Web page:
Apple's sensor patent details a technology that can not only fit into a mobile device like an iPhone, but can "read" biometric characteristics of a finger from distances larger than existing methods afford. The application, titled "Finger sensor having pixel sensing circuitry for coupling electrodes and pixel sensing traces and related methods," credits AuthenTec co-founder Dale R. Setlak as its inventor.
Current rumors and speculation point to a next-generation iPhone with fingerprint sensor built into the home button. If the technology outlined in Thursday's application is used, however, the sensor may instead be embedded in the iPhone's display.
The patent language notes the fingerprint sensor can be stacked with, or part of, an LCD display. As such, the sensor can also be used as a means of input, and can also be used in conjunction with other circuitry to support selection function, provide tactile feedback, or power up a device. Of note, the document points out that the sensor array can be either rigid or flexible, meaning mounting options are vast.
Key to the invention are pixel sensing traces coupled to the fingerprint sensor chip, which extend outward to form a first "metallization layer." These traces can be disposed in a variety of pixel sensing traces, as well as columns and rows of pixels, to form the required array. Certain embodiments support multiple sensors or staggered arrangements of sensing pixels depending on the application.
Sitting on top of the sensing traces is a dielectric substrate, which carries drive-or-shield electrodes that create a second metallization layer. In this setup, the structure of the pixel sensing traces below the substrate are insulated from the drive/shield electrodes, which are shorter in length than the traces. This arrangement allows the pixel sensing traces to extend beyond the electrodes, thus defining the finger sensing area.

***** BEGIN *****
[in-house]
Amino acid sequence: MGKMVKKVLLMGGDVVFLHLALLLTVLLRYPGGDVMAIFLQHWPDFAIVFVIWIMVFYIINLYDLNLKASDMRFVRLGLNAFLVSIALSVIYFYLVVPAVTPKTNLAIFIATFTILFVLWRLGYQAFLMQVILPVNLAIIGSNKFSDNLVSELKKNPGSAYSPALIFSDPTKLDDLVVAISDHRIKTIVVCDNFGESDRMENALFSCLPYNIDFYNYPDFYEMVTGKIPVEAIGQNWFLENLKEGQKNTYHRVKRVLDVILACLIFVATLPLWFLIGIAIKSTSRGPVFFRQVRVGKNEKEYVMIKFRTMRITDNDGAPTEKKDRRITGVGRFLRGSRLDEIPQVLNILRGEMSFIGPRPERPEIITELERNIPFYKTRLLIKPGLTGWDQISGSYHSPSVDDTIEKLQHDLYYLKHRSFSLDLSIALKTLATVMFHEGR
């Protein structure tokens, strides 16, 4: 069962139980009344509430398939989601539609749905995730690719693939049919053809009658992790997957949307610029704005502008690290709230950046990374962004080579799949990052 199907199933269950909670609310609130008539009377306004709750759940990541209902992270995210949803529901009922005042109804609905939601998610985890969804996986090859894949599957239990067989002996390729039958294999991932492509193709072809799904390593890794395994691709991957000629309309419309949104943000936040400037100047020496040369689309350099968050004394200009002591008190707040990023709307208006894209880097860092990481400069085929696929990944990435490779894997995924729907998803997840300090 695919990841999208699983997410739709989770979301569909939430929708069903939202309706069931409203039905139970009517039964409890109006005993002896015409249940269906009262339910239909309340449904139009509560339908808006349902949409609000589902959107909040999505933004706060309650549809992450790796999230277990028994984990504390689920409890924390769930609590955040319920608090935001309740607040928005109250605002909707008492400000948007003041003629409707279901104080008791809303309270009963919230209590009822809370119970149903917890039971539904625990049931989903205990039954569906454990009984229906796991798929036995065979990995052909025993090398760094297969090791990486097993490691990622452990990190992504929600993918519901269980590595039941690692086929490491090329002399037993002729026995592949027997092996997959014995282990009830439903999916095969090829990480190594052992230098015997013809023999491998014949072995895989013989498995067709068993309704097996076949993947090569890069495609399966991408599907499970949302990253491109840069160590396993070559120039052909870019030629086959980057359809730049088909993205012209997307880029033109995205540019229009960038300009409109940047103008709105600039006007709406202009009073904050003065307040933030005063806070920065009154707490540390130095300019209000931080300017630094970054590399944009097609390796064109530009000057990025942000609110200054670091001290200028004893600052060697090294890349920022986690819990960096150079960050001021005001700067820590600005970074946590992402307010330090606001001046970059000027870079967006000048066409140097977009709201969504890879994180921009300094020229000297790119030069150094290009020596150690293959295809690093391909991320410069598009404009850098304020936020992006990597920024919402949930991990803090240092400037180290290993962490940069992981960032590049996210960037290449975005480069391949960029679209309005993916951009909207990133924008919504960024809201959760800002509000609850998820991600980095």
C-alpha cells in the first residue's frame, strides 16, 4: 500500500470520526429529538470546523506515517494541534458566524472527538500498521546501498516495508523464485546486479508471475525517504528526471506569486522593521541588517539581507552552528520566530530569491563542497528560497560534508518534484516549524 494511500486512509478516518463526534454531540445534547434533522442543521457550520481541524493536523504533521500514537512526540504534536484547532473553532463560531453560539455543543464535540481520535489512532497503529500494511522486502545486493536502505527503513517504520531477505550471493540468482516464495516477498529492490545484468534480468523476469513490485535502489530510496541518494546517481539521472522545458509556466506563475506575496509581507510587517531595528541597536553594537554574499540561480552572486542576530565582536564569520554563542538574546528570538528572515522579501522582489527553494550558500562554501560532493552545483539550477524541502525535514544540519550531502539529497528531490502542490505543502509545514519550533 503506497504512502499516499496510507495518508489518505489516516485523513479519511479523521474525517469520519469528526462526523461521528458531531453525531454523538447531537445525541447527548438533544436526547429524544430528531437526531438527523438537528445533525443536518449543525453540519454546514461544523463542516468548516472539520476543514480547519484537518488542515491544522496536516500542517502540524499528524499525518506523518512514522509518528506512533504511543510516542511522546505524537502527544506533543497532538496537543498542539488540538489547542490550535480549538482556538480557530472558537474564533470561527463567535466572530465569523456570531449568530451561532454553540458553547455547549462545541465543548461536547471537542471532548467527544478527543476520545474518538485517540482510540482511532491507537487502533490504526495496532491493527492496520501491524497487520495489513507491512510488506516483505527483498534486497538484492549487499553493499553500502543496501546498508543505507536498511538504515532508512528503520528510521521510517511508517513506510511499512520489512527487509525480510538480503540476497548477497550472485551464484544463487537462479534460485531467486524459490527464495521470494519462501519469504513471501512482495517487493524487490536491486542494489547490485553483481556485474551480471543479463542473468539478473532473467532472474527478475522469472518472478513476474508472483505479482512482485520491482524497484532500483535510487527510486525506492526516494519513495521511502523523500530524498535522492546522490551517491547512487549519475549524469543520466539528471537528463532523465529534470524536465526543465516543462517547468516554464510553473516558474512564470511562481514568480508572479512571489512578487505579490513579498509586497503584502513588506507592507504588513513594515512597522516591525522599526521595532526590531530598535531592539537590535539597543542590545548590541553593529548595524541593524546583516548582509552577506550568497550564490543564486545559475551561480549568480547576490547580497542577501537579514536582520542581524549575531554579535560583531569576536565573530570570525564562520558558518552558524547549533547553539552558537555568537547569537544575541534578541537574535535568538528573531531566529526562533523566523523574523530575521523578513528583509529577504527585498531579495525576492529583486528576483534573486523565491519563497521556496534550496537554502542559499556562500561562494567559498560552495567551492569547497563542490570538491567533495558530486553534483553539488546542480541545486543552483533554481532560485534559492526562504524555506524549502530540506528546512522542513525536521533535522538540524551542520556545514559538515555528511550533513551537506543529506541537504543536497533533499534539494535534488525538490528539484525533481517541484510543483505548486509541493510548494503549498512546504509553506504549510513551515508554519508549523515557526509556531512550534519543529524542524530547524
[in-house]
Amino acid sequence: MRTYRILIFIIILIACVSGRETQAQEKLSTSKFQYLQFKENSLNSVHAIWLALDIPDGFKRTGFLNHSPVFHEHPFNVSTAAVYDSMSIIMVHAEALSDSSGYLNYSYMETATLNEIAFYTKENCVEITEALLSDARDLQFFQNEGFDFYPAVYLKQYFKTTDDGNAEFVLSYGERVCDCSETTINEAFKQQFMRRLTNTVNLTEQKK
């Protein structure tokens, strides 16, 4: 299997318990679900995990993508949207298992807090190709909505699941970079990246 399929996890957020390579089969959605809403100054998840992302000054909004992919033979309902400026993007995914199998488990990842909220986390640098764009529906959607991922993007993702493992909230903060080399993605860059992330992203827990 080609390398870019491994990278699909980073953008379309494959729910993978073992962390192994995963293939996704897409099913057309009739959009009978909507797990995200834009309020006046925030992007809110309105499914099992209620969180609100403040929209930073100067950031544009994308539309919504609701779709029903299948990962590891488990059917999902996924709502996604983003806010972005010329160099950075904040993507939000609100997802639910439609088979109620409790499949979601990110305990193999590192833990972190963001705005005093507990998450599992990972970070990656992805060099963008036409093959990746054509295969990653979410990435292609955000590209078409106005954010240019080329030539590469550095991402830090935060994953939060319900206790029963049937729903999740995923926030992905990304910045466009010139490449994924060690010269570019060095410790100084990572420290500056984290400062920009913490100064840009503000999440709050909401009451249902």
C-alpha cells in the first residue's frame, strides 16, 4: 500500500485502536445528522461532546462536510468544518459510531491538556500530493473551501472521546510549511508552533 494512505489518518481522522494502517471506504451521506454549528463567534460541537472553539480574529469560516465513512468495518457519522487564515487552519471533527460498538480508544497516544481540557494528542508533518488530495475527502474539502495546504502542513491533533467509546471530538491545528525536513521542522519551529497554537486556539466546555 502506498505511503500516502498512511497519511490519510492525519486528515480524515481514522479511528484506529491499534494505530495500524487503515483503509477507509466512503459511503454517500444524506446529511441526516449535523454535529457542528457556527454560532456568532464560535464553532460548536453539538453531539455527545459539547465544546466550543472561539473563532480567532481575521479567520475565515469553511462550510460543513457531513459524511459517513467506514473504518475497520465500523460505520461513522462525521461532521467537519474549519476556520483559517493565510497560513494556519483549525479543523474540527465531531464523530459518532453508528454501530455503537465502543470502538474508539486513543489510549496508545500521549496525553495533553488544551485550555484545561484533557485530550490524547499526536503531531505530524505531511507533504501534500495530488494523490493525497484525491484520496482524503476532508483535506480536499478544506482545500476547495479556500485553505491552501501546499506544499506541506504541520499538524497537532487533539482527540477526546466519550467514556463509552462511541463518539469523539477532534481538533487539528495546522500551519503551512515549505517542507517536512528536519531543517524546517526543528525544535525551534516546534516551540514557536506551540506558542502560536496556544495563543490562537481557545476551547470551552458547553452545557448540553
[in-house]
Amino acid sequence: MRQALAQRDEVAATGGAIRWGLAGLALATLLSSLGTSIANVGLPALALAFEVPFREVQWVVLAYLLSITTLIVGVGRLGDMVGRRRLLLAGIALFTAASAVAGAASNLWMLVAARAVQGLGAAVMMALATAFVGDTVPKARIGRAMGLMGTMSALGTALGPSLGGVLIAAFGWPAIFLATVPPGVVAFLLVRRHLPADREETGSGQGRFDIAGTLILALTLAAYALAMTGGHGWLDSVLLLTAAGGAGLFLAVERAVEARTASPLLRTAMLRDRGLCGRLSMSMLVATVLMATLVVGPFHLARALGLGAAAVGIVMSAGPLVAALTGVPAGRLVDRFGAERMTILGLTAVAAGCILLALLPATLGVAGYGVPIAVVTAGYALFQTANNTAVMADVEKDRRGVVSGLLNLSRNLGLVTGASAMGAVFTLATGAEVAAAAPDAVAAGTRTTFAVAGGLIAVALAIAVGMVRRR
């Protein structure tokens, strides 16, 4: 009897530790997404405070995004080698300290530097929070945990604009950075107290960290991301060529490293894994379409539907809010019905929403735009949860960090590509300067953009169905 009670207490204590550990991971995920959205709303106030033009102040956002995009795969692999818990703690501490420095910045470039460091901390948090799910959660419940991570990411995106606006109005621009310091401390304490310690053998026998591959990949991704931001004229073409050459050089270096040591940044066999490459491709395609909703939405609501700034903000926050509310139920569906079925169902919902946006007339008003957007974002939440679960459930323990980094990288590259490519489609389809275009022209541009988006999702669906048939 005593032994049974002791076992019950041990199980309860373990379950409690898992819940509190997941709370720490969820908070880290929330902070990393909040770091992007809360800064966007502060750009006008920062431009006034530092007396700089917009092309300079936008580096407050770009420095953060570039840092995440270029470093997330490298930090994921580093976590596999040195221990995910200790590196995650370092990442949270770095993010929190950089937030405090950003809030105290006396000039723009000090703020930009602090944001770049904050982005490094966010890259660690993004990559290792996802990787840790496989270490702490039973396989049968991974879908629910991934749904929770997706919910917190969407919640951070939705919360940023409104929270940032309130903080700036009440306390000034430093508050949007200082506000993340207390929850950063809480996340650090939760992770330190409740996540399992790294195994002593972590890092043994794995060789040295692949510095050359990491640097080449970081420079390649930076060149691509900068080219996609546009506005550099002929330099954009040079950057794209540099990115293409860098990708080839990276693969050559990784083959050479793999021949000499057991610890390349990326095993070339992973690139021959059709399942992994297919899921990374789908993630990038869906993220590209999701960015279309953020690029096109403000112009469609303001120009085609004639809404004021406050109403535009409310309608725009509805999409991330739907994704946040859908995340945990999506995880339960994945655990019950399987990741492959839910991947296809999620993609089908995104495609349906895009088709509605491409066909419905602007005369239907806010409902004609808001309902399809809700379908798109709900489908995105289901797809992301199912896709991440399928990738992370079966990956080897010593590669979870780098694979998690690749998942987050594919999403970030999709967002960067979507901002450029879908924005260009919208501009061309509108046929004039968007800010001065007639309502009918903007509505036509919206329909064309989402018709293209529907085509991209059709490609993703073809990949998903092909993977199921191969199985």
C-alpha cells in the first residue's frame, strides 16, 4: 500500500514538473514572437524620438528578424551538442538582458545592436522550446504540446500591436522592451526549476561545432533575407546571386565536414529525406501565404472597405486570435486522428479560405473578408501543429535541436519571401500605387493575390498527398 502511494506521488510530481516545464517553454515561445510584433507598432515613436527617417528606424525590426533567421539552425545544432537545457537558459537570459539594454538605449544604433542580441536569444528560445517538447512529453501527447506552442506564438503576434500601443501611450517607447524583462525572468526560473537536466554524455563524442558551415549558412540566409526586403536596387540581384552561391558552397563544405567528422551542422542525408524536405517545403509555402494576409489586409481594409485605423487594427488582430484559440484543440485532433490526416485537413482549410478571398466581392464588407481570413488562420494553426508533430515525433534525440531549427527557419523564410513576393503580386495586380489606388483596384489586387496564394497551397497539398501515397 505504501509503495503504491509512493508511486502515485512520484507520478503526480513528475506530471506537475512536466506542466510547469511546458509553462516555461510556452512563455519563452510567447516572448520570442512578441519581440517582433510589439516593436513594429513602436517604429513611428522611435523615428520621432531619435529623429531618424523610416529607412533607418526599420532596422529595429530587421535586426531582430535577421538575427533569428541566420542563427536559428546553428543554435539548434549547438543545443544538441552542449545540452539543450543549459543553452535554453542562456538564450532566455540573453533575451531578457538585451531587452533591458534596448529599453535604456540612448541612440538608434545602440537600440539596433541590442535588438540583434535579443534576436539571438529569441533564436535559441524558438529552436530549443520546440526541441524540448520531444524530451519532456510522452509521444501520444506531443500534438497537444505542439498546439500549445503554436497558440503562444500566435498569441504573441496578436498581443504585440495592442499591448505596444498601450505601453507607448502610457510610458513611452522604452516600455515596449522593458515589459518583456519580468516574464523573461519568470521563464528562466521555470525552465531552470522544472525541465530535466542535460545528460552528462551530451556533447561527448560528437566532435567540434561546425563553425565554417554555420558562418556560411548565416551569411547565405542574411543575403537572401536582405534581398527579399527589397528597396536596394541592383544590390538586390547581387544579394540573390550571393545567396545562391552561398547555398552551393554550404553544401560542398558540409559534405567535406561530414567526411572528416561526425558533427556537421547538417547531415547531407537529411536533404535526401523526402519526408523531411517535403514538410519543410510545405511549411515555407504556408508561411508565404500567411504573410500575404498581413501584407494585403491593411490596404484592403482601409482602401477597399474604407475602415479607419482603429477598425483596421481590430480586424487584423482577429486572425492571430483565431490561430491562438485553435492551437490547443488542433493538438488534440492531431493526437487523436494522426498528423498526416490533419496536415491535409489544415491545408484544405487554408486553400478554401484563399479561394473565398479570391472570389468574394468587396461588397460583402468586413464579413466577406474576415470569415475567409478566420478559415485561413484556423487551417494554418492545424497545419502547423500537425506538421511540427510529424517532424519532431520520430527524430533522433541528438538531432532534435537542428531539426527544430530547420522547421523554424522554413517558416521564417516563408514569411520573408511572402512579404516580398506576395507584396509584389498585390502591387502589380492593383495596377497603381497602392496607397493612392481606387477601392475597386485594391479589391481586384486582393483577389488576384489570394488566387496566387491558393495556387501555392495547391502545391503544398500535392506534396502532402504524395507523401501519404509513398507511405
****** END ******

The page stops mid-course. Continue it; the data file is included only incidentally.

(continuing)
Covering the sensing and drive/shield electrode substrate is another insulating layer that sits between the array and a user's finger. As noted in the document, this layer can be "the structural base of the fingerprint sensor."
In operation, the fingerprint sensor works by measuring electrical flux. A first switch couples a drive/shield electrode to touch screen circuitry, a finger drive source, and the voltage reference, while a second switch couples a pixel sensing trace to the field flux sensing component and the voltage reference. Sensing pixels are put into an activate measurement mode, while the electrodes sitting above are switched to a shield mode. Electrodes not situated above activated pixel traces are put into a finger drive mode, thus coupling it to the user's finger. As the pixel traces are scanned, the electrodes are switched between drive and shield modes, with flux measured against the reference voltage.
Finger sensor circuit diagram showing sensing traces (33), drive/shield electrodes (35) and switches (42, 43).
When not being used for fingerprinting purposes, the drive/shield electrodes can also be incorporated into touchscreen operations.
The patent application goes on to detail various methods of achieving low electrical crosstalk, minimizing parasitic capacitance, and other techniques that afford efficient functionality.
First filed for in January 2013 with a copending application from 2012, Setlak's invention makes mention of other AuthenTec properties as prior art. According to his LinkedIn profile page, Setlak is now an engineer for Apple in the company's offices in Melbourne, Florida.
Apple acquired the fingerprint sensor maker in 2012 for $356 million, fanning the flames of an iOS device using the firm's technology.